1. An adaptation and updating for younger children of the catechism in the 1662 Book of Common Prayer. (1928 BCP‘s catechism is mostly same as 1662.) Draws on the 39 Articles of Religion, the BCP-based catechism in An English Prayer Book (Church Society 1994), and Luther’s Small Catechism (particularly for Lord’s Prayer). © CKM (rev. 2013); ckmarsha@hotmail.com; Truro Anglican Church, Fairfax, Va.
  2. 1662/1928 BCPs & Church Society: “member of Christ.”
  3. Text of Creed from 1979 BCP, baptism & confirmation (used at Truro). Differs from 1662/1928 BCPs in adding “the power of”; using “is seated” in lieu of “sitteth”; and omitting “From there” before “He will come.”
  4. 1662 BCP: “God the Holy Ghost, who sanctifieth me, and all the elect people of God.” Church Society: “God the Holy Spirit, who sanctifies me and all the elect people of God.” 1928 BCP: “God the Holy Ghost, who sanctifieth me, and all the people of God.”
  5. Article 8: Creeds “ought thoroughly to be received and believed: for they may be proved by most certain warrants of Holy Scripture.” See also Article 6.
  6. Uses Exodus 20 (ESV). 2d, 3d, and 4th shortened. 10th also shortened.
  7. Mark 12:29-31 (ESV). Also at Luke 10:27, in parable of Good Samaritan, and Matthew 22:37-40.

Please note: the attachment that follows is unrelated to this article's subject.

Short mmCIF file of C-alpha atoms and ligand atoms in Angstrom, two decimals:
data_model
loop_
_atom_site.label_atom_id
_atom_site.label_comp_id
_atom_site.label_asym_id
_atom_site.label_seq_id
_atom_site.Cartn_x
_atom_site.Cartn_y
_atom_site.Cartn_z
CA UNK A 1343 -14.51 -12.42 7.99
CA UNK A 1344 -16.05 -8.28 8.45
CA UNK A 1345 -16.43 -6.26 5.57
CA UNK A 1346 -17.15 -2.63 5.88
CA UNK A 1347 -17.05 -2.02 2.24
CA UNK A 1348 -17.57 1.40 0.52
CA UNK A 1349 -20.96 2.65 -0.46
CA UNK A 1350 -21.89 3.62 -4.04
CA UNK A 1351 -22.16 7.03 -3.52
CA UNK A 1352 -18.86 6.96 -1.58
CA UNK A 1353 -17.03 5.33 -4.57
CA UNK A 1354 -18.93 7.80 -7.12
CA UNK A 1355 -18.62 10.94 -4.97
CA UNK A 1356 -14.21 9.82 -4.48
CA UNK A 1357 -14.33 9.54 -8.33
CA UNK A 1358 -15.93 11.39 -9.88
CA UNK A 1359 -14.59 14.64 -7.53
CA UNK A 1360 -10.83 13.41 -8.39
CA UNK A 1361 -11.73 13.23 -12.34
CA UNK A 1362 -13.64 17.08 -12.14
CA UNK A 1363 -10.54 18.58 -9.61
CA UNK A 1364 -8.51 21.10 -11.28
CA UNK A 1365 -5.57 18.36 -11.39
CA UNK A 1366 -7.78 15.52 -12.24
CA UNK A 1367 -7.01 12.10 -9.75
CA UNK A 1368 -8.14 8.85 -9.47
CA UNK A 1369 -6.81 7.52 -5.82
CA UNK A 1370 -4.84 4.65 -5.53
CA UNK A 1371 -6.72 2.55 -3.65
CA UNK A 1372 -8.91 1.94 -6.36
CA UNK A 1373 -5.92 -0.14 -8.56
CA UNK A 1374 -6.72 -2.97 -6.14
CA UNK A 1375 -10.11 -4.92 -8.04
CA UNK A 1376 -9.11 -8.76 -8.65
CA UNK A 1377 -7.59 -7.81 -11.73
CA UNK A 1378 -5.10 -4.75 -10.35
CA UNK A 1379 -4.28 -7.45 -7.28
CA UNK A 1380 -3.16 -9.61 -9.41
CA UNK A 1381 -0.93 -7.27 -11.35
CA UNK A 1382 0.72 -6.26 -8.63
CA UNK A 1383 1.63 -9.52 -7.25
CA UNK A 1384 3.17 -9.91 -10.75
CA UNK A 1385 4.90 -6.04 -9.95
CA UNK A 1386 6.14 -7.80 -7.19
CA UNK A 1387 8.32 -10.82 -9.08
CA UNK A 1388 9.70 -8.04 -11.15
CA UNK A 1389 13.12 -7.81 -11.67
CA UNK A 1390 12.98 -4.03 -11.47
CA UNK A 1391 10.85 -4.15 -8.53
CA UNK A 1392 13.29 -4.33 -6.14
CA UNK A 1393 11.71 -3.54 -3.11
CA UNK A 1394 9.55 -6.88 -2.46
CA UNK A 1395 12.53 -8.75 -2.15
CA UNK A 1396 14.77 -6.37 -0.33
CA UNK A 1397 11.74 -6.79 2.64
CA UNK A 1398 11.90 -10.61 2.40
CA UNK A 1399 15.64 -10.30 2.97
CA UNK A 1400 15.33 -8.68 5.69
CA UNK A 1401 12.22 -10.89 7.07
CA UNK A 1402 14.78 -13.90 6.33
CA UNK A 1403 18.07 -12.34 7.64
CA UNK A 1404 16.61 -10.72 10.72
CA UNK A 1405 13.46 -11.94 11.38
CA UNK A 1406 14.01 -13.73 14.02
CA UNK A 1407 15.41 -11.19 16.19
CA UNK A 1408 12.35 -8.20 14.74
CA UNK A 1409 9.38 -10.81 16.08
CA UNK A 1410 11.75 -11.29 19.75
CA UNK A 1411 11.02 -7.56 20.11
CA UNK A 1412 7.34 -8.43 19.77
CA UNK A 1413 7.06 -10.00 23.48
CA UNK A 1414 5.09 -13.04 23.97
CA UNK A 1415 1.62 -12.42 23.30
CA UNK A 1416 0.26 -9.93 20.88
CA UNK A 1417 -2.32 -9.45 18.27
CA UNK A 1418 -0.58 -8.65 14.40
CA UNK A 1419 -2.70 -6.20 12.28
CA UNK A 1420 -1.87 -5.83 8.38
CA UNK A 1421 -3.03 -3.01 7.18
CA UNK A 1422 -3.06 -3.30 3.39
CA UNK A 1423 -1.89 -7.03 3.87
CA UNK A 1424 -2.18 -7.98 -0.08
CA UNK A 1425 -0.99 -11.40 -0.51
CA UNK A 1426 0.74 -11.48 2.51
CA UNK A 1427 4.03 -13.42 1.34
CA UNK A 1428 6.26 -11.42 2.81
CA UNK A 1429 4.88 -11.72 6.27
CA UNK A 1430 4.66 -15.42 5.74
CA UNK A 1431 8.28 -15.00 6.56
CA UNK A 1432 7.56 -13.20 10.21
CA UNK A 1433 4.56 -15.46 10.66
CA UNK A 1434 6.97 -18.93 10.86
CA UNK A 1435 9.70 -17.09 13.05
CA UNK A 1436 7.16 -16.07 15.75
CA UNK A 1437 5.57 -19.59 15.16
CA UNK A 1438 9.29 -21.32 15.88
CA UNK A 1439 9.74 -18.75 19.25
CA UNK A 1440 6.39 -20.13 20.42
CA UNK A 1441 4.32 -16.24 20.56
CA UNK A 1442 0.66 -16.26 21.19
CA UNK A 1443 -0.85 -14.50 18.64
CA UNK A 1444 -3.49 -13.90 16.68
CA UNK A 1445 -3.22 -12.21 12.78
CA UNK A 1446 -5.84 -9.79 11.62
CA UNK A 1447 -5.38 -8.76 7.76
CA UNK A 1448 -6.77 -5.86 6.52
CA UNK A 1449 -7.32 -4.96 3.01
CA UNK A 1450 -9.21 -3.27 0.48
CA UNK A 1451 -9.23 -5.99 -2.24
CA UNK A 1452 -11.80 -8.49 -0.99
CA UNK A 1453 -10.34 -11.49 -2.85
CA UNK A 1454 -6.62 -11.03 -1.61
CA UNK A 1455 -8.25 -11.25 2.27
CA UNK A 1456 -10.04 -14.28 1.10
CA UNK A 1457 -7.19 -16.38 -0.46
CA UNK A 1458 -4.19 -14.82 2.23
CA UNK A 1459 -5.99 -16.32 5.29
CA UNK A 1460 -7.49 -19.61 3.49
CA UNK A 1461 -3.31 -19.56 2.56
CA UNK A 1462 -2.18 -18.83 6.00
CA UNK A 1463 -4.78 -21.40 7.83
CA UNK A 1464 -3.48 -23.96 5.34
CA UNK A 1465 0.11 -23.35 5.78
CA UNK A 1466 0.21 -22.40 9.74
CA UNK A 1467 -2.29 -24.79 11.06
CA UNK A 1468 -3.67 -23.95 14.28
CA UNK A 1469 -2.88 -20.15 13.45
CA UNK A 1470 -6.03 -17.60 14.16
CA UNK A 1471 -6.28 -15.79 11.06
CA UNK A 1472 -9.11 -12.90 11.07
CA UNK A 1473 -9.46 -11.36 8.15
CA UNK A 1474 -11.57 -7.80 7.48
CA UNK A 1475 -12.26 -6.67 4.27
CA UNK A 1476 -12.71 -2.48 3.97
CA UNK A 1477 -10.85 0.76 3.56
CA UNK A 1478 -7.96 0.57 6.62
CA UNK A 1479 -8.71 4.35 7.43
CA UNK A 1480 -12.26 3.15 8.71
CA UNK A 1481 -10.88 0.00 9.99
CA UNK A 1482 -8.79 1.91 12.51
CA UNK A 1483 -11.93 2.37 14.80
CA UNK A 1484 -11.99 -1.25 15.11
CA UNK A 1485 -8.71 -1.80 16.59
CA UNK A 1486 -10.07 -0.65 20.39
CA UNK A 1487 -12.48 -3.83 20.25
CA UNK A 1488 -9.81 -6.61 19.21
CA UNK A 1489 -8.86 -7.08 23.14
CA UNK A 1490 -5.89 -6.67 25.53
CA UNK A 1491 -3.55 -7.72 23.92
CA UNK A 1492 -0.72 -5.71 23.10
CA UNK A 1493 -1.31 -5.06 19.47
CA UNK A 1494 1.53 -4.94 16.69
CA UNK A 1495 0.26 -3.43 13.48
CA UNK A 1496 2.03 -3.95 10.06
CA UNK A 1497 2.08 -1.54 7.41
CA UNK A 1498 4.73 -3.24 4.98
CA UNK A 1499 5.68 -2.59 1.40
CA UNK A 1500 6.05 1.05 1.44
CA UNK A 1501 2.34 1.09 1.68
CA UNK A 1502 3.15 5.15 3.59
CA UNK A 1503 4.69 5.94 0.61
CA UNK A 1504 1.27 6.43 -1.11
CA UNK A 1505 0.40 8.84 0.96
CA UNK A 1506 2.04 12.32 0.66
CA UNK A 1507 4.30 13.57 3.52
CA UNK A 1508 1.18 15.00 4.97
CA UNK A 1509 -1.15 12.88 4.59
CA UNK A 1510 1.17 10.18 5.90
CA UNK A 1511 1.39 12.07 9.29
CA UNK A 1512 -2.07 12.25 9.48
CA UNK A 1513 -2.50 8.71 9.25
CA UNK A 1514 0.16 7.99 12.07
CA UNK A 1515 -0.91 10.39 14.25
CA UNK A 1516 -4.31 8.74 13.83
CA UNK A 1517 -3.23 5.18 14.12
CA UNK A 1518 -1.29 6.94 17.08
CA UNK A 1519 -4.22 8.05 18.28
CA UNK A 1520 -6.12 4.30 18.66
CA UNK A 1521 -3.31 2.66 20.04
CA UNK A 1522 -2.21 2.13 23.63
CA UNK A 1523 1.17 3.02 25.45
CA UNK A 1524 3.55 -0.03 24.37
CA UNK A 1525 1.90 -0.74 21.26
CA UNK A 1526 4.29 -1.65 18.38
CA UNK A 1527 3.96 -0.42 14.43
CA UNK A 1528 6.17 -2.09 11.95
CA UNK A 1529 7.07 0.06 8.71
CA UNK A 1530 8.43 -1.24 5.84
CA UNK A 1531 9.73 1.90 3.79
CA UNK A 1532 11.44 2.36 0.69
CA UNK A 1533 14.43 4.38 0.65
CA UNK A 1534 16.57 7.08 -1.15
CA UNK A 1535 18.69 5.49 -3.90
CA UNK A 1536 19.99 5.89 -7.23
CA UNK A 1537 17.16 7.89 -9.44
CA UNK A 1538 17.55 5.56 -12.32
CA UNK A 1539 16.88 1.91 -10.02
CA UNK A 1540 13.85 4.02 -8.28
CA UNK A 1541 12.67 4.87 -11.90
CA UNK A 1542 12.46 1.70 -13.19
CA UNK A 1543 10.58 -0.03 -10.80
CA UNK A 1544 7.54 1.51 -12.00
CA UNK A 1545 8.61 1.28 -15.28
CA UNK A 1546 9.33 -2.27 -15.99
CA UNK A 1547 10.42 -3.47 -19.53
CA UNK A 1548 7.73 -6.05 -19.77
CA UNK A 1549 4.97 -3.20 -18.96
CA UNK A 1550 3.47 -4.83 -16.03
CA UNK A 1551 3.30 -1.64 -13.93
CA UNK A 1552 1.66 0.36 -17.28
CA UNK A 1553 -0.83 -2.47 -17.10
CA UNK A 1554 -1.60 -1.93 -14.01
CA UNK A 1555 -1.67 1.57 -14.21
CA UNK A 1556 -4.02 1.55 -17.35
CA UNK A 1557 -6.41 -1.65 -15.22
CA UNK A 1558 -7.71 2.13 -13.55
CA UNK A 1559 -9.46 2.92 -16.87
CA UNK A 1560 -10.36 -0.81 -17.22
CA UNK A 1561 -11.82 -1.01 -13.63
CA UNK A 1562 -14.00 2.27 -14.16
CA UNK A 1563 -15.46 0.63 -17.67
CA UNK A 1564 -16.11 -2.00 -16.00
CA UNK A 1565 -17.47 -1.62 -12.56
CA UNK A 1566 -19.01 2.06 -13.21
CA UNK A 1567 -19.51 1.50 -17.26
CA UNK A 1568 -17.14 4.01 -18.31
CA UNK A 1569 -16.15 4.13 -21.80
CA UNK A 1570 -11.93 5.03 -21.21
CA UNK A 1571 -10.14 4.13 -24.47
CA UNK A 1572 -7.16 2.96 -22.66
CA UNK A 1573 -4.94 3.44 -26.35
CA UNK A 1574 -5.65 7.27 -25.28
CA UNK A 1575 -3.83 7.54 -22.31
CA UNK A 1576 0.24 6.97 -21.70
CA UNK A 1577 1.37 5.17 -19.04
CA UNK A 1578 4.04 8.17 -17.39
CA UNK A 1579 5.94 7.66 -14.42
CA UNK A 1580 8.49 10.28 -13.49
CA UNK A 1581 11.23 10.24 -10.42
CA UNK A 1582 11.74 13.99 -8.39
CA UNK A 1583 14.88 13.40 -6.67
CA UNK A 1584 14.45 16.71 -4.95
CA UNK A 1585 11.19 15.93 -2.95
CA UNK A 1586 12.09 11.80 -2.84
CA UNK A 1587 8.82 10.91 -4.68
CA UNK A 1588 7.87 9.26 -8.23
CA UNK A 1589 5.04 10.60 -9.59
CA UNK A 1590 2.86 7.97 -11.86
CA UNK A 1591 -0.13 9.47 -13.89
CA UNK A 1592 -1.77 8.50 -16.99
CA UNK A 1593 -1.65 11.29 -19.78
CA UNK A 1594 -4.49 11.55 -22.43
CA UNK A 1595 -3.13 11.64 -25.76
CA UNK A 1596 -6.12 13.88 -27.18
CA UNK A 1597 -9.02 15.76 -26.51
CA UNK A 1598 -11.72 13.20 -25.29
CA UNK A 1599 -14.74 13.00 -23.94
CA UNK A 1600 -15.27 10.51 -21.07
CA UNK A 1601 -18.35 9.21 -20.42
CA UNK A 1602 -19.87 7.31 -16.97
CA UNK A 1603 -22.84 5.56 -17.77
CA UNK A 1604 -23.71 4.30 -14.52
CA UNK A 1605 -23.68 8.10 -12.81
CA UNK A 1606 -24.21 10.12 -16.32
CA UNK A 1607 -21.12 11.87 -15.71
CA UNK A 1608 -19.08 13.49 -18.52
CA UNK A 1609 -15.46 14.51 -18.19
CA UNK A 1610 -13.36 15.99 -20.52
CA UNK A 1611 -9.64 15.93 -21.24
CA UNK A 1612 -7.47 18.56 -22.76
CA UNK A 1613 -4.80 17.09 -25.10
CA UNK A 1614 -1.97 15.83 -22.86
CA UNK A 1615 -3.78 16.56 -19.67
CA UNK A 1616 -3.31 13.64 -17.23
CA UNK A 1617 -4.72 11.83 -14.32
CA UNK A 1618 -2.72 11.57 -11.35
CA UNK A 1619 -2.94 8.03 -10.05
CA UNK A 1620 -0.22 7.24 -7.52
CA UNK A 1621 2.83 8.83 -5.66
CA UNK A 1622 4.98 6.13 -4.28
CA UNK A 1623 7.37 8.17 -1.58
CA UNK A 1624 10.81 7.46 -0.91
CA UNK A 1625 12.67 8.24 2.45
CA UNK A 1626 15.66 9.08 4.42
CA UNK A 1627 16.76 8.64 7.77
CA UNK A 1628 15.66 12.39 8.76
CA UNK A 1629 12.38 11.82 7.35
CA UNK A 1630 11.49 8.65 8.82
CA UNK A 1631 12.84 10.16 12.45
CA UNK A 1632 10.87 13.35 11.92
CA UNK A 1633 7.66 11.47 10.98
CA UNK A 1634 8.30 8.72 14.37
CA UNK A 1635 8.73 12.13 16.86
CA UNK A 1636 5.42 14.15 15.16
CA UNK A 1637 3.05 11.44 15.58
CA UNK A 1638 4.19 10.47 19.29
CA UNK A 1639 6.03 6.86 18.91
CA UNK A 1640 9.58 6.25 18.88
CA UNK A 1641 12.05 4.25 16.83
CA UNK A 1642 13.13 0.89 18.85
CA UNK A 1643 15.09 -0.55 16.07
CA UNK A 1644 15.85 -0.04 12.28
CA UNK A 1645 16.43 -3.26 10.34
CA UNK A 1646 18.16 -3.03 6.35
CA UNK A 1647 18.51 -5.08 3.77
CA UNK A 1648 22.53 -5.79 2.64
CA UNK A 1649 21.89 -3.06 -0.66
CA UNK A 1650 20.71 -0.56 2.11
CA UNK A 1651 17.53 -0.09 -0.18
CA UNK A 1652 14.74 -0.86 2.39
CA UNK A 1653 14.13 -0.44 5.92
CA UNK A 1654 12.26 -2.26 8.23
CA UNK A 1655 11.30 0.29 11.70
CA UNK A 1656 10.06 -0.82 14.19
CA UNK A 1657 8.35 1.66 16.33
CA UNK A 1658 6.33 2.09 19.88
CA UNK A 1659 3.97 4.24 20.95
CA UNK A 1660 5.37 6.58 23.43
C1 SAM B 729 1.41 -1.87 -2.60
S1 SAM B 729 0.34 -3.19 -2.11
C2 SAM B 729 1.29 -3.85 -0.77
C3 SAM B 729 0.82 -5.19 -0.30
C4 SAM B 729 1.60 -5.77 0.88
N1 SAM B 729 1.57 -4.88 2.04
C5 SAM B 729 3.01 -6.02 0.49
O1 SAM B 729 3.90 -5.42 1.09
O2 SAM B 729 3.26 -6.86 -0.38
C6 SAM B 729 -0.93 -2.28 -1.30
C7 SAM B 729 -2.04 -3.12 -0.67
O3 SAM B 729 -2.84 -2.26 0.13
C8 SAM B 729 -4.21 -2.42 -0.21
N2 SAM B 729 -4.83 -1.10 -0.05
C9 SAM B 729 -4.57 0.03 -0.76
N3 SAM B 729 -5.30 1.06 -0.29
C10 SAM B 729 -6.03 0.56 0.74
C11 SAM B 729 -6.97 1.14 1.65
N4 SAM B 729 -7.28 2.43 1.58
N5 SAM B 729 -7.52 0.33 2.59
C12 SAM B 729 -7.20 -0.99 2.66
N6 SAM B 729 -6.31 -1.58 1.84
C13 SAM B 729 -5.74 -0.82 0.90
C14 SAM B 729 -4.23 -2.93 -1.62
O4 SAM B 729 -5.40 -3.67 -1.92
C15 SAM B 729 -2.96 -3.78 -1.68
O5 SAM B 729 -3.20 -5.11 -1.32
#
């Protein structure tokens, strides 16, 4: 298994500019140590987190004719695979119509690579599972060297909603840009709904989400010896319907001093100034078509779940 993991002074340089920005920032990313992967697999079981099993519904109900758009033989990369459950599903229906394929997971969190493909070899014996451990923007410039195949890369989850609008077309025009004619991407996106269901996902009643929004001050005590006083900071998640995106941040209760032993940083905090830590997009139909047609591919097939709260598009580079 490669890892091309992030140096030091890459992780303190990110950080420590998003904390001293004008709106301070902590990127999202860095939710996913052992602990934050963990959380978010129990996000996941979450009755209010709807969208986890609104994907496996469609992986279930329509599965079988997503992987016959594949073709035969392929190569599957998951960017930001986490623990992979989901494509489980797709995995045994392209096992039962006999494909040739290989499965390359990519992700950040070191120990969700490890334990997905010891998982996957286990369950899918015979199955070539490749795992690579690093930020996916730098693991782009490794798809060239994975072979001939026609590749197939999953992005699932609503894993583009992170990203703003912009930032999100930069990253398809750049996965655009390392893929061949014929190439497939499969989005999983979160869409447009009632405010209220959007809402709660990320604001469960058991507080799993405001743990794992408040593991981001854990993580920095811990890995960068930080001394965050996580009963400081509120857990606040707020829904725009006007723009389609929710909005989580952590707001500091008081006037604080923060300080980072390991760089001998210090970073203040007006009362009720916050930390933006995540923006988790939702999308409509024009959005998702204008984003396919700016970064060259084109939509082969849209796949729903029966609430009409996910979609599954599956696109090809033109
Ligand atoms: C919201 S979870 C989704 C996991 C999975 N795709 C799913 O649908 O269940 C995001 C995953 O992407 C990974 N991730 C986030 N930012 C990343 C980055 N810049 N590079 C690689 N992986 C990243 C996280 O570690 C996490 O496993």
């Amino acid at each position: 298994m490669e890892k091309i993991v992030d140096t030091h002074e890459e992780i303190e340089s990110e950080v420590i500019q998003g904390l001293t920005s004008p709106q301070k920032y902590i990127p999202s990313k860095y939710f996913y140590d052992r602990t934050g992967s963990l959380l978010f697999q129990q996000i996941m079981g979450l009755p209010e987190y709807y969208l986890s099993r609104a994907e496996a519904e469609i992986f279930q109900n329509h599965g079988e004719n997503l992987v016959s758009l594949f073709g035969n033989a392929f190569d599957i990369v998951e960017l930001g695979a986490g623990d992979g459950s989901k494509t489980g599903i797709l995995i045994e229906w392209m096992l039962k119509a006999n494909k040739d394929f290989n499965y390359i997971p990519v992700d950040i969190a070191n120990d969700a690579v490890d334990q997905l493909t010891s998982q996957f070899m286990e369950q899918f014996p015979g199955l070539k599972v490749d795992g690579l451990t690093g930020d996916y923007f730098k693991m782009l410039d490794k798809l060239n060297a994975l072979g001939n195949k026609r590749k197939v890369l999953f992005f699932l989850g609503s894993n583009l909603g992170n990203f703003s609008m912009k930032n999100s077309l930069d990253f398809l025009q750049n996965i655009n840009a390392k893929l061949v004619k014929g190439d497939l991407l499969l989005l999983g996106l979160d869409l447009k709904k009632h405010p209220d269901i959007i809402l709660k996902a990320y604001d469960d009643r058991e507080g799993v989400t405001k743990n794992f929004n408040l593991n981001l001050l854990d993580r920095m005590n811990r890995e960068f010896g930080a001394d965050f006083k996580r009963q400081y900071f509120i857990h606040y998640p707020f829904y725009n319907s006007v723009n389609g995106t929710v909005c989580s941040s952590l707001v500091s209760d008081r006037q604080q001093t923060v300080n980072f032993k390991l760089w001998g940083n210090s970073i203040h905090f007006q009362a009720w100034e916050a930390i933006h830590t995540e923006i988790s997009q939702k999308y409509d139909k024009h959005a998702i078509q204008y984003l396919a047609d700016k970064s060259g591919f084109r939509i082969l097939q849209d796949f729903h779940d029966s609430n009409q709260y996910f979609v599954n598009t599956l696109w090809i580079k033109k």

8. Matthew 7:12 (ESV). See also Luke 6:31.
  9. Text of Lord’s Prayer from 1979 BCP, Holy Eucharist: Rite Two (as sung at Truro).
  10. Added from Article 19, to provide a transition to the discussion of the sacraments.
  11. “Sacraments of the Gospel” is from Article 25. 1662/1928 BCPs: “Two only, as generally necessary to salvation.”
  12. Church Society adds the last clause (after semi-colon), from Article 11.
  13. Expands Church Society based on Article 27’s reference to the Great Commission. 1662/1928 BCPs: “Because they promise them both by their Sureties; which promise, when they come to age, themselves are bound to perform.”
  14. See Matthew 26:29; Luke 22:18; I Corinthians 11:26; Revelation 19:7-9; Ephesians 5:25-27.
  15. 1928 BCP. 1662: “The Body and Blood of Christ, which are verily and indeed taken and received by the faithful in the Lord’s Supper.” Church Society (see Article 28): “The body and blood of Christ, which are truly taken and received, only in a heavenly and spiritual manner, by the faithful in the Lord’s Supper.”